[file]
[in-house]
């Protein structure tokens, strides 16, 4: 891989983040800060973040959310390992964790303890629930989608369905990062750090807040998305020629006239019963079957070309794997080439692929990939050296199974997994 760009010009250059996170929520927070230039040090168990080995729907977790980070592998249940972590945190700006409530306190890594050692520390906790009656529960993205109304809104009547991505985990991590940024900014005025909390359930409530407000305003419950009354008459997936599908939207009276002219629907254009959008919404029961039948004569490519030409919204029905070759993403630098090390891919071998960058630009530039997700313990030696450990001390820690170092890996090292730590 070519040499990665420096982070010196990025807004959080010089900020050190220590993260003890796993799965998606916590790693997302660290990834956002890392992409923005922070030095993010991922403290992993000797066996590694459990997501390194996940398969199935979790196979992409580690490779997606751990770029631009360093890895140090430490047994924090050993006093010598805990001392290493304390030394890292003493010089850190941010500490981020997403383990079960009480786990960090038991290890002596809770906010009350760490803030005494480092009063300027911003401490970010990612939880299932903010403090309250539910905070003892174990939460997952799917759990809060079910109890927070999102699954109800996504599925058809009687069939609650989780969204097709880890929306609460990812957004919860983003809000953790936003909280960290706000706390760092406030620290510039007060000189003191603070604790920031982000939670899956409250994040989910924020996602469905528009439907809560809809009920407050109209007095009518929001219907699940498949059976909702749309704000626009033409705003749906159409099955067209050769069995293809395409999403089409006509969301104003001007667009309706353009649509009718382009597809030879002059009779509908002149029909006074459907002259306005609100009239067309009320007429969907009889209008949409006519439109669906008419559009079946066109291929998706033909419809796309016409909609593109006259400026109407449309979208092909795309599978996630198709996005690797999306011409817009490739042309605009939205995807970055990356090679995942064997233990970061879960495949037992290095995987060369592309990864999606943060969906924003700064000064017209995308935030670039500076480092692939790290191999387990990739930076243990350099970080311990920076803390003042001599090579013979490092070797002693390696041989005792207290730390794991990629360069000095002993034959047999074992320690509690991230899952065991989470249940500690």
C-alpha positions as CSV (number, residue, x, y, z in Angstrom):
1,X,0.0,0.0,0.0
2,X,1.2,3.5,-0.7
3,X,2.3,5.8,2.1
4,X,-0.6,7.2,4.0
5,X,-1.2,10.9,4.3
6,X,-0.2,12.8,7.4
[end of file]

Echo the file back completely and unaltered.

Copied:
[in-house]
């Protein structure tokens, strides 16, 4: 891989983040800060973040959310390992964790303890629930989608369905990062750090807040998305020629006239019963079957070309794997080439692929990939050296199974997994 760009010009250059996170929520927070230039040090168990080995729907977790980070592998249940972590945190700006409530306190890594050692520390906790009656529960993205109304809104009547991505985990991590940024900014005025909390359930409530407000305003419950009354008459997936599908939207009276002219629907254009959008919404029961039948004569490519030409919204029905070759993403630098090390891919071998960058630009530039997700313990030696450990001390820690170092890996090292730590 070519040499990665420096982070010196990025807004959080010089900020050190220590993260003890796993799965998606916590790693997302660290990834956002890392992409923005922070030095993010991922403290992993000797066996590694459990997501390194996940398969199935979790196979992409580690490779997606751990770029631009360093890895140090430490047994924090050993006093010598805990001392290493304390030394890292003493010089850190941010500490981020997403383990079960009480786990960090038991290890002596809770906010009350760490803030005494480092009063300027911003401490970010990612939880299932903010403090309250539910905070003892174990939460997952799917759990809060079910109890927070999102699954109800996504599925058809009687069939609650989780969204097709880890929306609460990812957004919860983003809000953790936003909280960290706000706390760092406030620290510039007060000189003191603070604790920031982000939670899956409250994040989910924020996602469905528009439907809560809809009920407050109209007095009518929001219907699940498949059976909702749309704000626009033409705003749906159409099955067209050769069995293809395409999403089409006509969301104003001007667009309706353009649509009718382009597809030879002059009779509908002149029909006074459907002259306005609100009239067309009320007429969907009889209008949409006519439109669906008419559009079946066109291929998706033909419809796309016409909609593109006259400026109407449309979208092909795309599978996630198709996005690797999306011409817009490739042309605009939205995807970055990356090679995942064997233990970061879960495949037992290095995987060369592309990864999606943060969906924003700064000064017209995308935030670039500076480092692939790290191999387990990739930076243990350099970080311990920076803390003042001599090579013979490092070797002693390696041989005792207290730390794991990629360069000095002993034959047999074992320690509690991230899952065991989470249940500690």
C-alpha positions as CSV (number, residue, x, y, z in Angstrom):
1,X,0.0,0.0,0.0
2,X,1.2,3.5,-0.7
3,X,2.3,5.8,2.1
4,X,-0.6,7.2,4.0
5,X,-1.2,10.9,4.3
6,X,-0.2,12.8,7.4